But it seems the teachings of the Sermon on the Mount have been discarded today and replaced by attitudes and behavior more in line with these modern cultural surroundings. Humility, meekness, and poverty of the spirit are more associated with Buddhist monks than followers of Jesus. Could it be possible that we have let authentic revelations of Christian living and Jesus Himself slip away, and now we are mirroring the world with little more than a thin veneer of Christian language?

So many desire to be John the Baptist today and do not seem interested in examining the life and teachings of Jesus. John the Baptist and others have fulfilled their mission and calling, but we are called to a selfless life free from the trappings of convenience, politics, and most of all self. That latter fellow is who troubles me most. The average believer is quick to respond to criticism; set to pounce upon weakness; and generally prepared to protect his personal space, to say nothing of seeking things about which he can attack. In these latter days, a sect of western Christianity has found spiritual satisfaction through outward strength rather than inward power.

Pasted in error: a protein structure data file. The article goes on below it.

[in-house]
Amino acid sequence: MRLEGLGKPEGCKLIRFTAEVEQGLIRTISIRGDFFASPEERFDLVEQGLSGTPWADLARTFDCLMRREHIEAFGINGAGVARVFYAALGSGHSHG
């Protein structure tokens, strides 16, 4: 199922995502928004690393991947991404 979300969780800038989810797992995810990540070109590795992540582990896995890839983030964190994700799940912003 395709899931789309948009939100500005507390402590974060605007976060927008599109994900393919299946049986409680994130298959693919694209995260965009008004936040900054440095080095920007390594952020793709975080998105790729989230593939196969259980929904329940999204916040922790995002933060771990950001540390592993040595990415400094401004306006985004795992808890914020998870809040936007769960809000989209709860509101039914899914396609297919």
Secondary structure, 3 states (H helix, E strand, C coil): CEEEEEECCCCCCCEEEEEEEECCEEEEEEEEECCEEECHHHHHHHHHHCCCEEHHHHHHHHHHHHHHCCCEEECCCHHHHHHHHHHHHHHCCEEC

And I have recently begun a new inventory of who I am, who I should be, and who He desires me to be. This type of personal investigation is lengthy and deep, and it requires more honesty that I believe is possible. In order to find a like that reflects the glory of the Son of Man, we must come to the end of ourselves. Can you really start fresh; breaking the hardened clay of tradition and accepted practice and allowing the Potter to remake the mold first and then the pot itself? I do not speak of some minor readjustment or a spiritual “spring cleaning”. This will take much time, many setbacks, and it will require a relentlessness that can rebound after excruciating mortal blows to the mind, the heart, and the self image.